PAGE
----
No other words can be spoken in the winter that bring more joy to my daughter’s faces except, “Wow, I guess Santa must have accidentally dropped off all the presents for the neighborhood here.” My children greet snow more fondly than drug addicts greet ‘snow.’ The white powder has a similar control over them, they pine to run among the white capped pines. They lust for disturbing the shiny luster. They pee themselves with excitement, or will need to at least try before we go outside.
Taking your kids out in the snow is an experience all parents embrace, especially new ones. When you’re a new parent this is a picture worthy moment, like meeting the Easter bunny or having a face covered with birthday cake. It’s not all picture perfect though.
The younger they are, the less they understand that snow is cold. They look out and see soft powder, like a million pillows exploded for their enjoyment. They would run out in their pajamas but as the much wiser – or at least taller – ones, we bundle them up.
I’ve never worked in a sausage factory but I image the job of stuffing hot dogs is similar to that of getting children dressed for the snow. The last time my daughters were this packed into something was during their entrance to this world. As parents then, we focus on getting every part of soft pink skin covered which means of course that once they are nearly dressed, they will need to pee. Undress, bathroom, redress and then finally we’re ready to head outside.
My children love to play two games outside, snowball fights and sled rides. For the former they ask me to make them snowballs so they can throw snowballs at me. Their hands can’t actually move once packed into their gloves and I oblige of course. I make a snowball, pass it over to them, and then get hit by the same snowball. I let them hit me for a bit then introduce the rule that if you throw a snowball, people could throw snowballs at you. At this declaration the game became even more fun. I let them get in a few more shots at me until I announced that they better run.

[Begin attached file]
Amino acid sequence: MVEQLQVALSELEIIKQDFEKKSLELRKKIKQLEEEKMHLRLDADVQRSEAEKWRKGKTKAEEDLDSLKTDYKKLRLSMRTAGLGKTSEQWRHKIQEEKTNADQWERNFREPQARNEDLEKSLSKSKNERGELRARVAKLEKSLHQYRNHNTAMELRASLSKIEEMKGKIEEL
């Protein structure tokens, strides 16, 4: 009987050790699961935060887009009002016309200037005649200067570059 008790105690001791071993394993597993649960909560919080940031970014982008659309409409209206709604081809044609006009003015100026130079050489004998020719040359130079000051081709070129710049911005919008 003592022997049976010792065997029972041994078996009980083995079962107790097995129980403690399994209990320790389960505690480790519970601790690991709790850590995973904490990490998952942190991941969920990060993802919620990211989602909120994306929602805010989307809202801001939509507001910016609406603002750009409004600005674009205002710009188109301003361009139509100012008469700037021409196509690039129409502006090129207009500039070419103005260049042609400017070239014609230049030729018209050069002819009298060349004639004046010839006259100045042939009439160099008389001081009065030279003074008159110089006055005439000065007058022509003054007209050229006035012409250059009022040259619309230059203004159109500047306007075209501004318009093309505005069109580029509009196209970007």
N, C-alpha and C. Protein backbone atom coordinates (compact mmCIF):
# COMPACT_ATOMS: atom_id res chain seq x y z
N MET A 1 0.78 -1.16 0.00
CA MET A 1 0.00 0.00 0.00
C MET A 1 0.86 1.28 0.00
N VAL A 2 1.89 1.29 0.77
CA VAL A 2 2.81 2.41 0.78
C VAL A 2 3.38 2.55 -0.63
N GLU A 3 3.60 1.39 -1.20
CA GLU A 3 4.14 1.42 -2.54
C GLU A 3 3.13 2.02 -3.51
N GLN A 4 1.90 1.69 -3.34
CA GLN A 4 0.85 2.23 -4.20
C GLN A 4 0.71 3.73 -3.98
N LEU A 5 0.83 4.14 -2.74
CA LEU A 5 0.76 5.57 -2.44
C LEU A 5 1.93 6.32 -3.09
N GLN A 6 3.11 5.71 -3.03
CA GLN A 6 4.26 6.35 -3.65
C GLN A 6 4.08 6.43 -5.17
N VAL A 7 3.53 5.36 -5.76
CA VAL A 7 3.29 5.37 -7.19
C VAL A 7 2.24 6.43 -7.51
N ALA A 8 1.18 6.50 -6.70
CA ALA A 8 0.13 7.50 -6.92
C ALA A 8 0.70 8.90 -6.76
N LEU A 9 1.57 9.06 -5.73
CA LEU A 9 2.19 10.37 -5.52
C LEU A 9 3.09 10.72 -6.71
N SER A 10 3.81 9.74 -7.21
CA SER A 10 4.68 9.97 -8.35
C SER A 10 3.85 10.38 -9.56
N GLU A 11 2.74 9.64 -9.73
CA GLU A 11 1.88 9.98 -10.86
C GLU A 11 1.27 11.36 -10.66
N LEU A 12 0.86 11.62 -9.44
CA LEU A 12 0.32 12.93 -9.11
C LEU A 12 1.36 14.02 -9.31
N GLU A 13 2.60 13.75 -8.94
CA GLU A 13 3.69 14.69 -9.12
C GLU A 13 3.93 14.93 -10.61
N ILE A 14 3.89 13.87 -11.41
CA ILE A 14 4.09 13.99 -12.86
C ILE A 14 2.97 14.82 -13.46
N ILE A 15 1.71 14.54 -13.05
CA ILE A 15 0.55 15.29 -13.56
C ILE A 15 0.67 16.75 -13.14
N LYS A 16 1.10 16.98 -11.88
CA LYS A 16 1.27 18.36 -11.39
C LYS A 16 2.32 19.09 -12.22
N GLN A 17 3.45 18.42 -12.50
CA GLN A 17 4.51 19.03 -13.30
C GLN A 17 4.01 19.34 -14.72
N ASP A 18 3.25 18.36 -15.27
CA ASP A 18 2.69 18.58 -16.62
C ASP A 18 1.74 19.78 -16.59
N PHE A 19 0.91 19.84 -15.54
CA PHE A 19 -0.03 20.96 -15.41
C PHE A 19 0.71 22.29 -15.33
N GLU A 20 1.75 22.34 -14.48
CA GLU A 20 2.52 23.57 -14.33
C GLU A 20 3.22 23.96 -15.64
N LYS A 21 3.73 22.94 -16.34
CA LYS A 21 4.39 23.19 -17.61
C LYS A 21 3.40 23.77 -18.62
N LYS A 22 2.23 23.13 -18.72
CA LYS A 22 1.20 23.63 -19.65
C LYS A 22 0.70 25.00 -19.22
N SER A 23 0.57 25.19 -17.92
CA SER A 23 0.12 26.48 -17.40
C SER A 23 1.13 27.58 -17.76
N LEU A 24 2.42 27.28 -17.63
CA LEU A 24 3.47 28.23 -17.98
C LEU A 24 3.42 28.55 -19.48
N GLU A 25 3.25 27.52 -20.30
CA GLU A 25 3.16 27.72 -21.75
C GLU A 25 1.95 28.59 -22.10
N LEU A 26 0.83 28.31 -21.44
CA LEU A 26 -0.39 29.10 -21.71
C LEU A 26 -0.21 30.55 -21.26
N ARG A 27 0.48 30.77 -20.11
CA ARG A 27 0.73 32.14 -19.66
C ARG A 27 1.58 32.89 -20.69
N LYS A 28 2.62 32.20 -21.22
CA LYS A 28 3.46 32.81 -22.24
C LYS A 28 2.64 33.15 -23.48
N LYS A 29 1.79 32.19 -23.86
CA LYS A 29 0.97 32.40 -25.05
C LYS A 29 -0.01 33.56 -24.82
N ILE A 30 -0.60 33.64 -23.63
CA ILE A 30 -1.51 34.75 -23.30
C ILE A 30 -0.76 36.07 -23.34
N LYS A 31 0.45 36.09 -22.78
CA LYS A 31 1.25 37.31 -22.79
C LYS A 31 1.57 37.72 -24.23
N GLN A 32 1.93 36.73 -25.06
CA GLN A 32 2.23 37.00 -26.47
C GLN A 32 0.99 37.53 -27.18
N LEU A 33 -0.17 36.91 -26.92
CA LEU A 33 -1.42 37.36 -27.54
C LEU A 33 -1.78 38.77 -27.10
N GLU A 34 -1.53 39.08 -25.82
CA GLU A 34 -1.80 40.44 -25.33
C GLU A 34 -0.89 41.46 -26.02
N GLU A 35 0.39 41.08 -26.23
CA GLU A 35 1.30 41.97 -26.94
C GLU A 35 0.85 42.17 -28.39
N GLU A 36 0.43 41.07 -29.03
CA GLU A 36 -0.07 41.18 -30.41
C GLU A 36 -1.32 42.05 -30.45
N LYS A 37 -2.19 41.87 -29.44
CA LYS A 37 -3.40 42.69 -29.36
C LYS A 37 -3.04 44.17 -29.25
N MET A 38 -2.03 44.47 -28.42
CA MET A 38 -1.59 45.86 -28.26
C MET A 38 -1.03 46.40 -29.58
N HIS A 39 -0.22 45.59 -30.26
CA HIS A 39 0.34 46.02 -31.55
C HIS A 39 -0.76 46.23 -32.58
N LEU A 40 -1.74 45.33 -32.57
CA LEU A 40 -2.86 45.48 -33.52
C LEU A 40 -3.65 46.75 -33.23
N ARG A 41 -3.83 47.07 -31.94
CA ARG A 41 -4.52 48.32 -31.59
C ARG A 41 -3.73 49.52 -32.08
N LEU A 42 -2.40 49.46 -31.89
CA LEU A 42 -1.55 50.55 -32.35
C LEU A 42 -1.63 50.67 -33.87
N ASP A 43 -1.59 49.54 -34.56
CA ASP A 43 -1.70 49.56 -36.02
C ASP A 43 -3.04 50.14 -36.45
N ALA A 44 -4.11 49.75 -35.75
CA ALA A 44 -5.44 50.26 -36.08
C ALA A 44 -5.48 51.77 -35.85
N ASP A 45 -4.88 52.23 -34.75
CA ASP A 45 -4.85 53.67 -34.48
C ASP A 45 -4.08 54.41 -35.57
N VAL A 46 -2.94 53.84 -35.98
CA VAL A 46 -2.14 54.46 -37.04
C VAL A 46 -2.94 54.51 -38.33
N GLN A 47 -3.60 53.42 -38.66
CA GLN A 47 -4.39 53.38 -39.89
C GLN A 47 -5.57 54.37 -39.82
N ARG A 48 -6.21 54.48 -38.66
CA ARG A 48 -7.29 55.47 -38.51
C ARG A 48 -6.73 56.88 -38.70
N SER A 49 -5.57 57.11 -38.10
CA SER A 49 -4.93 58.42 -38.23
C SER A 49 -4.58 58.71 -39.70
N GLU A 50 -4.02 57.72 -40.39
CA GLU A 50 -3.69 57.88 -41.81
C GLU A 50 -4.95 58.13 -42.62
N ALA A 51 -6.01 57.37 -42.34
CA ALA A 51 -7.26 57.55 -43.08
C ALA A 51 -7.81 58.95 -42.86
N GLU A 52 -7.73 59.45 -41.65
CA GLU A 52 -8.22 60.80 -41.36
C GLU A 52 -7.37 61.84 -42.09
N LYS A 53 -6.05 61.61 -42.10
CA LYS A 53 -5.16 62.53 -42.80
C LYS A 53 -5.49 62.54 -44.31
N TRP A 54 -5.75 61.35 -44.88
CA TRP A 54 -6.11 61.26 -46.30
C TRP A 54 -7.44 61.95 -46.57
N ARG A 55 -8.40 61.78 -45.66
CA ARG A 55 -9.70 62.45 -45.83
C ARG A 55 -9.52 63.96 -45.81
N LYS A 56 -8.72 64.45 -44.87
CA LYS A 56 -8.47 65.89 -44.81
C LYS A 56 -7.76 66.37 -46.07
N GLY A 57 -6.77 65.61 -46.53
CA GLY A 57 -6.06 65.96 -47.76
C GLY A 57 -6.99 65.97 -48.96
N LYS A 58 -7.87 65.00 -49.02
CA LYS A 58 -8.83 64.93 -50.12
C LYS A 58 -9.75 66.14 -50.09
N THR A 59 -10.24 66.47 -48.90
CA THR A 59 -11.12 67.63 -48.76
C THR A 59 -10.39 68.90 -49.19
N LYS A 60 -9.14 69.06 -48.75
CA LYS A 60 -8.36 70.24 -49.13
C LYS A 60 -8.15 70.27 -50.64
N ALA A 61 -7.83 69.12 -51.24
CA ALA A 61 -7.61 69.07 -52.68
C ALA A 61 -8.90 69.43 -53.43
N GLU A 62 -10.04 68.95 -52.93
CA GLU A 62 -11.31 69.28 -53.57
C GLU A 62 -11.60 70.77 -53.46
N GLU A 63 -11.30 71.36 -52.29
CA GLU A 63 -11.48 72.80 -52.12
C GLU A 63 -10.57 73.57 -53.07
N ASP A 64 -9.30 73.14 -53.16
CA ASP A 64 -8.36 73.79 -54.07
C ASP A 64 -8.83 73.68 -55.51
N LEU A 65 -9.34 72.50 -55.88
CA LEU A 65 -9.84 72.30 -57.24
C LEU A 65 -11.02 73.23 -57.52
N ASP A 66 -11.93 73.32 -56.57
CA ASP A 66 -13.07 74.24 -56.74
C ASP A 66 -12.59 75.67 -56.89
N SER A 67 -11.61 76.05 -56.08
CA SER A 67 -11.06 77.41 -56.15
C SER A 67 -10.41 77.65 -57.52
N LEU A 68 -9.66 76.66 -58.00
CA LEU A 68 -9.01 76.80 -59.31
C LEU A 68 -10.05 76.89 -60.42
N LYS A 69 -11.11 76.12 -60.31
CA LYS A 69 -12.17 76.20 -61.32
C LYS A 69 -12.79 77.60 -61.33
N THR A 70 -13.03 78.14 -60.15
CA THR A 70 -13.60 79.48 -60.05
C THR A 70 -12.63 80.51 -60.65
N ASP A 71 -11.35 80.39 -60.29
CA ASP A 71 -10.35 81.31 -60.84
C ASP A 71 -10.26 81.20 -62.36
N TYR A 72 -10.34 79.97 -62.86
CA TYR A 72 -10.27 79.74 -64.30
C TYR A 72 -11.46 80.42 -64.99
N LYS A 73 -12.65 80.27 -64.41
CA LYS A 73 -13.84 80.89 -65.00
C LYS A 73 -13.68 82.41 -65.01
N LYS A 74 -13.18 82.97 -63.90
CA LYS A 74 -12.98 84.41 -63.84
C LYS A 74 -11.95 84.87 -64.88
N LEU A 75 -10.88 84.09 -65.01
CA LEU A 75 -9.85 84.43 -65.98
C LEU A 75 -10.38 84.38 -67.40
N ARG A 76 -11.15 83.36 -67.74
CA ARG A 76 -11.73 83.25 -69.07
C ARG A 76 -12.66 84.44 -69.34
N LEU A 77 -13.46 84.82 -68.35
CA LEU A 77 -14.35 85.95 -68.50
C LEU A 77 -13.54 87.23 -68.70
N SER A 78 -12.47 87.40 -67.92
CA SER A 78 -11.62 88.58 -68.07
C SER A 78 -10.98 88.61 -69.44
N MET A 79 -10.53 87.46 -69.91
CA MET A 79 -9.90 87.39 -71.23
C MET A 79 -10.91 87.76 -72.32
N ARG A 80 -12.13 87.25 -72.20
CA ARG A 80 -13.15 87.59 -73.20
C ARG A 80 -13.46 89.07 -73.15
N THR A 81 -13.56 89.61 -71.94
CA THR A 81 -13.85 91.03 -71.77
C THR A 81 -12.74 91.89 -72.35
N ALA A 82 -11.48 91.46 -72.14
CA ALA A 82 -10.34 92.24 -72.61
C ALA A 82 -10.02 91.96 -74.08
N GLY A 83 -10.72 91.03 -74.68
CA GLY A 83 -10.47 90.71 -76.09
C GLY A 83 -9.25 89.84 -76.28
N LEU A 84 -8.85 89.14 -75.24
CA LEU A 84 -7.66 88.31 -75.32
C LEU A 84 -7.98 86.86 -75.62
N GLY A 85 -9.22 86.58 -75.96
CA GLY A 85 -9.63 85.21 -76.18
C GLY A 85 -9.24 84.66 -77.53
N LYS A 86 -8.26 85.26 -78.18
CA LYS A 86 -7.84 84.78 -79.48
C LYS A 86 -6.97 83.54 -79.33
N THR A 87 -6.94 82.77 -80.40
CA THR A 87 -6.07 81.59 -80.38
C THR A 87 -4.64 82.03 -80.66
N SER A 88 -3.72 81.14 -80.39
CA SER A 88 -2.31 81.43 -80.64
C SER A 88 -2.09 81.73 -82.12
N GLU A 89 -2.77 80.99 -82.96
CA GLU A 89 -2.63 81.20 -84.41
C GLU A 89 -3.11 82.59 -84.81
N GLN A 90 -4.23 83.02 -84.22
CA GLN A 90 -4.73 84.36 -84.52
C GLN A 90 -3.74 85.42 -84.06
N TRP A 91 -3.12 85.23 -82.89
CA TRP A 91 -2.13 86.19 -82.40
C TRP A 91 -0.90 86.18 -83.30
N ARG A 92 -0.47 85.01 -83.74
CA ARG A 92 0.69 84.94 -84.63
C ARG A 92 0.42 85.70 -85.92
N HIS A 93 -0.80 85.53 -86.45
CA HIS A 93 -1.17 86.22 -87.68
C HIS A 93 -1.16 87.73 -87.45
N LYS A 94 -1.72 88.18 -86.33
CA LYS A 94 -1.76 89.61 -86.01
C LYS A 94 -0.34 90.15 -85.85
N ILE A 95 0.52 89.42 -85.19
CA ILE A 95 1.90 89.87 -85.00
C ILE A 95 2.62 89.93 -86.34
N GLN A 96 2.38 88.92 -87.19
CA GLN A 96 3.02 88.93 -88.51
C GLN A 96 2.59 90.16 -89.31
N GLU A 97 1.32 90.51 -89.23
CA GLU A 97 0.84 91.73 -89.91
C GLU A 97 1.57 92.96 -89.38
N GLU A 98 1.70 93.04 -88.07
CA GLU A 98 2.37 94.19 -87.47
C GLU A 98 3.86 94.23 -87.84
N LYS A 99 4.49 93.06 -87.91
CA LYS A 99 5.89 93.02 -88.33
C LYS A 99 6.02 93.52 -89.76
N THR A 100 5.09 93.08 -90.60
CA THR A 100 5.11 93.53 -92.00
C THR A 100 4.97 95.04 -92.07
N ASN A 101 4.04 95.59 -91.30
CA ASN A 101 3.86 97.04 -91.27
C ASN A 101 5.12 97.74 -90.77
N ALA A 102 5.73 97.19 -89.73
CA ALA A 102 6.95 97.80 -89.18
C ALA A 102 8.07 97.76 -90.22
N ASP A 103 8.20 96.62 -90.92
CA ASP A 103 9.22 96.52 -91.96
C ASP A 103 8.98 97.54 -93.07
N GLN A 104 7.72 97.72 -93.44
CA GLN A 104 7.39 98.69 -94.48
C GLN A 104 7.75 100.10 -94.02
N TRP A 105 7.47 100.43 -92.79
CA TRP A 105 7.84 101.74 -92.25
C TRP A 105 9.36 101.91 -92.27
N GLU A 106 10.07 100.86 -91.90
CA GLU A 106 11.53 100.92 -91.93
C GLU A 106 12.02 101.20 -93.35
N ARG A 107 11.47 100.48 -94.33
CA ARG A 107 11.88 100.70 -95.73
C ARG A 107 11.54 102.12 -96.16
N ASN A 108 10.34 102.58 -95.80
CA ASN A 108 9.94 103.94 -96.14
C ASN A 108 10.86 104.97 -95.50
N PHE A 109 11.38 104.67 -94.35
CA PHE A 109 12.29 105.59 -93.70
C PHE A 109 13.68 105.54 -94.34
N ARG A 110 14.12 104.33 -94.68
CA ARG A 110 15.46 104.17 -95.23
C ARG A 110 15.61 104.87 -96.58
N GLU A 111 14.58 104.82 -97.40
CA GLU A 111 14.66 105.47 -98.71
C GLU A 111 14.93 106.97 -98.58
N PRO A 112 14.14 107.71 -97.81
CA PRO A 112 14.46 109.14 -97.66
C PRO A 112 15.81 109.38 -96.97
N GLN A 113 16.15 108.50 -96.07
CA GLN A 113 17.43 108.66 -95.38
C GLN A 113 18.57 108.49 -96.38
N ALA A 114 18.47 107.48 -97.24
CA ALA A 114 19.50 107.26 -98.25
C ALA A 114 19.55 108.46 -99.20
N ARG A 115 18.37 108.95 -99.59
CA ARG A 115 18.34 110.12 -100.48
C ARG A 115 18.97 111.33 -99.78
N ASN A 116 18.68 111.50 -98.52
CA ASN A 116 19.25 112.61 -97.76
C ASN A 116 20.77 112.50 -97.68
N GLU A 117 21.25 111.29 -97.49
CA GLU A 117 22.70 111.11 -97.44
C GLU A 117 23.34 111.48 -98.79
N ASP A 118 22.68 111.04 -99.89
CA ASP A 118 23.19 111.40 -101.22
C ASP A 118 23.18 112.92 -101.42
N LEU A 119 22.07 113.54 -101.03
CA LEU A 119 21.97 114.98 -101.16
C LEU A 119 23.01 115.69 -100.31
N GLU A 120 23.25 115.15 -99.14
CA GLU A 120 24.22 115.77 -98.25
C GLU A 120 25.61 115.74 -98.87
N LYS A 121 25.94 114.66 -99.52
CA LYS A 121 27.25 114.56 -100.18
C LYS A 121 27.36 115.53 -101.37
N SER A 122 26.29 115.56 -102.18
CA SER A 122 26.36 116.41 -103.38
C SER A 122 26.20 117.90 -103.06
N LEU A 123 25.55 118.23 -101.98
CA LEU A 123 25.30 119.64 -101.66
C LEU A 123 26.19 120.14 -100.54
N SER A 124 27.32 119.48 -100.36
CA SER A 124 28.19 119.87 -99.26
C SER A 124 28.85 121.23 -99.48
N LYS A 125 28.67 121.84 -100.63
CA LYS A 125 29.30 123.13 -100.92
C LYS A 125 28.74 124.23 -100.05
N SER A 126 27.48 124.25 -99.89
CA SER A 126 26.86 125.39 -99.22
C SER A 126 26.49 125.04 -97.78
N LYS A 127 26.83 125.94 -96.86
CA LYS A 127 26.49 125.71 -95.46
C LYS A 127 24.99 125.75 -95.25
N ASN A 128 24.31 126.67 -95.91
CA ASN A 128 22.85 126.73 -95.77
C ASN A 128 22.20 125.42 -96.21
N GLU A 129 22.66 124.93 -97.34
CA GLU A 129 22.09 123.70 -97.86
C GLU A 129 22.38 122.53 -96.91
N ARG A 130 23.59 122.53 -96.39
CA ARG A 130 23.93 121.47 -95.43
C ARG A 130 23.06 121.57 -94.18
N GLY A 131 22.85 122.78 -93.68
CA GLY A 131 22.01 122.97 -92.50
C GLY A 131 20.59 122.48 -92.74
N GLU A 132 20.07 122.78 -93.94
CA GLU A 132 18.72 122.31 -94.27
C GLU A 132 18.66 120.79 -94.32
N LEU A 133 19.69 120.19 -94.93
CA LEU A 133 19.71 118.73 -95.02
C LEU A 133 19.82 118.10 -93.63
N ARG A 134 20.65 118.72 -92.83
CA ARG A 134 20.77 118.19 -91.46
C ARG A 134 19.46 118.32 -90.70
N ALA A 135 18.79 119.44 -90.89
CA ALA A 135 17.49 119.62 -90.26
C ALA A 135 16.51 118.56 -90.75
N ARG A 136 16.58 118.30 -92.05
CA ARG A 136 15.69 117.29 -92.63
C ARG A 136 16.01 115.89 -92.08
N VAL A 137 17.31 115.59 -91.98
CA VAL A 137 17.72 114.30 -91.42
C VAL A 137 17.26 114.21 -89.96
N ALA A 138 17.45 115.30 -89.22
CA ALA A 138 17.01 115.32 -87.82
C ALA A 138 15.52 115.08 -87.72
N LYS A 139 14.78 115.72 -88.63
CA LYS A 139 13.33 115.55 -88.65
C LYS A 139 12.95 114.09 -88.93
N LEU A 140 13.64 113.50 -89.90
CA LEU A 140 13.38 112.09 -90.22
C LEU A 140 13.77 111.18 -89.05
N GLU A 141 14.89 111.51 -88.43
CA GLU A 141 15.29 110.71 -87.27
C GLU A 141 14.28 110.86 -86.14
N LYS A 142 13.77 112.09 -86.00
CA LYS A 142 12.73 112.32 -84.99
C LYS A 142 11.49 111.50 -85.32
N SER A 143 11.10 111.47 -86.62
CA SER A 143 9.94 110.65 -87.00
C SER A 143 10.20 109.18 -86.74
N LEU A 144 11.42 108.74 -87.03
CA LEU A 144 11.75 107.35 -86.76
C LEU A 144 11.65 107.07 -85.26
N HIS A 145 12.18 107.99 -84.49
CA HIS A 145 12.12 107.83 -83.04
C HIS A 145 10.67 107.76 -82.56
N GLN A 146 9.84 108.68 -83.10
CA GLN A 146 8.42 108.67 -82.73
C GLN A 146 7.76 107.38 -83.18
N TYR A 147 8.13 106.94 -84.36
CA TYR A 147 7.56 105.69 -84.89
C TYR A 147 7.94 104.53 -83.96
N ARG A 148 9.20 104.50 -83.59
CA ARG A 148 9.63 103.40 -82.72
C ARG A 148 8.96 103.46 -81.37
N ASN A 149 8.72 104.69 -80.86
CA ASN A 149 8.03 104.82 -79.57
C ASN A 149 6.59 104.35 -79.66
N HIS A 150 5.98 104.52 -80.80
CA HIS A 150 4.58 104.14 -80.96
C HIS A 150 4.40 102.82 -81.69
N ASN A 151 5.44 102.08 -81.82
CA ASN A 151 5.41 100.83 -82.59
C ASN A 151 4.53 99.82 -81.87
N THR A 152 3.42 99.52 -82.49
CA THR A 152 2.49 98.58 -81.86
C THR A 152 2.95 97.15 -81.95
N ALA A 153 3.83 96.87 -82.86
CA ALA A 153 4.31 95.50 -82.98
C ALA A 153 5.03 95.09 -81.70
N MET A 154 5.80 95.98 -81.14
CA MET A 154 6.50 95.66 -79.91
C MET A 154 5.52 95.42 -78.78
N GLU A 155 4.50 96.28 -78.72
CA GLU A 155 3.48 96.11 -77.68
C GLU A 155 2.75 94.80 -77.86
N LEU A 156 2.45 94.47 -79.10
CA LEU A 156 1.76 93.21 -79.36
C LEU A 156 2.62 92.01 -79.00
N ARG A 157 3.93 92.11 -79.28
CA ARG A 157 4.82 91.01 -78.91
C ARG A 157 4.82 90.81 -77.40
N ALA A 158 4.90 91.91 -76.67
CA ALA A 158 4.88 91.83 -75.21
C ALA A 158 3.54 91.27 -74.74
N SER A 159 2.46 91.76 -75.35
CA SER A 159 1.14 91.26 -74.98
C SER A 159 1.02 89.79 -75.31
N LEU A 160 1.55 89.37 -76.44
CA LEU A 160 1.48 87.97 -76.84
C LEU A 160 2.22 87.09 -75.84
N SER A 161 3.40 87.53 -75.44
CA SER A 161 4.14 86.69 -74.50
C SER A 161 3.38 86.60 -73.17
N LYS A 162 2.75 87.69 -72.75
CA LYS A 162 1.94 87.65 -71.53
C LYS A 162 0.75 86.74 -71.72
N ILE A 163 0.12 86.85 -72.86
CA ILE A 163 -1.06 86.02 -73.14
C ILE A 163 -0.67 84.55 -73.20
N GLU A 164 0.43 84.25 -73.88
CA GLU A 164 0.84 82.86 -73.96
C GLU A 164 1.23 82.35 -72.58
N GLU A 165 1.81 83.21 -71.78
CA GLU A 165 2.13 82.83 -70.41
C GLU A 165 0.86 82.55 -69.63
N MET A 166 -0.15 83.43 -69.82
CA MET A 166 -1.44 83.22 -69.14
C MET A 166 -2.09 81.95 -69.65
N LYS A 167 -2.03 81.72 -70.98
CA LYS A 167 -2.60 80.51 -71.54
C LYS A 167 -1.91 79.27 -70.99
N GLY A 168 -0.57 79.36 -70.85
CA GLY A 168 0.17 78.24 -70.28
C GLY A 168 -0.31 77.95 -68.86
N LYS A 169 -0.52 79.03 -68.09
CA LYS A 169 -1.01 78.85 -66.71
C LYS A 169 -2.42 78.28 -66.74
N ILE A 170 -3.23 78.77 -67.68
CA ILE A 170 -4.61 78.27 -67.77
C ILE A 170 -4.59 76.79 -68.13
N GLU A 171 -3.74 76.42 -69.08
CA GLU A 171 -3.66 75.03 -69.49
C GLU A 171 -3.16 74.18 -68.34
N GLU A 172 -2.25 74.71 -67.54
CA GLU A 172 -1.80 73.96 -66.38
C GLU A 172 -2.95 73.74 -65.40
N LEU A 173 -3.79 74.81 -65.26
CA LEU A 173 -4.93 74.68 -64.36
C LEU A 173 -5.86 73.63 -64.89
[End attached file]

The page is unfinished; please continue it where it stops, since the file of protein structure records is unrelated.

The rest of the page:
Upon this announcement of war, my verbal shot across their bow was quickly followed with a barrage of lobbed snowballs that follow their tracks through the snow. I felt like a mid-century artillery man whose captain ordered to not worry about ammunition.
My attacks rarely find the kids but land close enough for them to sense they’re under attack and they flee in joy. Their running form during this time is funny to observe. The snowsuits restrict about 85% of any movement so they’re arms are mostly straight. Puffs of hot hair erupt from their mouths in rapid succession, fueled by equal parts laughter and exhaustion.
They’ll tire after a few minutes of escape and collapse in the snow. During one such break, a snowball I threw found its home next to their face, grazing their cheek. There were extra marshmallows in the hot chocolate that day. Their physical exhaustion means we move on to the next game, sledding.
Some day sledding with my daughters will be fun. We’ll climb the hills together and rush down in tandem like a real life pairing of Calvin and Hobbes (I’ll be Hobbes, of course). For now though, sledding is me pulling them around the yard. Like a huskie in Siberia I hitch myself up, they sit themselves down, and off we go.
I’m like a 1962 Soviet Soldier, only better dressed but hearing the same calls to march. We don’t have any hills in our yard so I mostly weave us about the trees, invoking some variety into an activity that’s basically a workout from Rocky IV. Of course my kids love it, sitting on the sleds and yelling for me to go faster. Somehow I increase my pace, never saying no like the farm horse I’ve become.
Finally the first stages of frostbite set in and they decide to return to our house. In I march, in they ride, and we do our best to derobe on a single mat in our entrance. It works as well as a single shot glass would for catching water from a leaky roof. Boots, gloves, and jackets are so spread about that it looks like the former occupant had been raptured, and in the burst of energy it sent the clothes to all corners of the room. It may as well be rapture because my daughters will never return to put those clothes away. They are focused instead at the final part of playing in the snow – the hot chocolate.
Kids of course don’t want it hot, they desire it slightly warm, their palate refined like the best French restaurant reviewers. Through their demands I’ve mastered the desired level and serve them slightly steamy cups which always have fewer marshmallows than they were expecting. It is impossible to have the amount of marshmallows they want and still be able to drink it. Somehow they developed the idea that each sip should fill their mouths with marshmallows. They always to settle for this marshmallowness and drink every bit of it, usually in six seconds or less. This is the only thing that happens quickly when we go out to play in the snow.
I do pick up their hats and gloves, knowing that the price you pay for wet clothes is much worse than just picking it up. They’ll want to go out again sooner than their clothes have dried and so doing laundry for this becomes the only chore understand.
Again we’ll go out and play and it is fun. Outside we don’t play house – thank goodness – we just run/ride and throw/hit ourselves to a point of cold and exhaustion and everyone falls asleep early and stays in their own bed, at least until the next morning when we see if it snowed last night.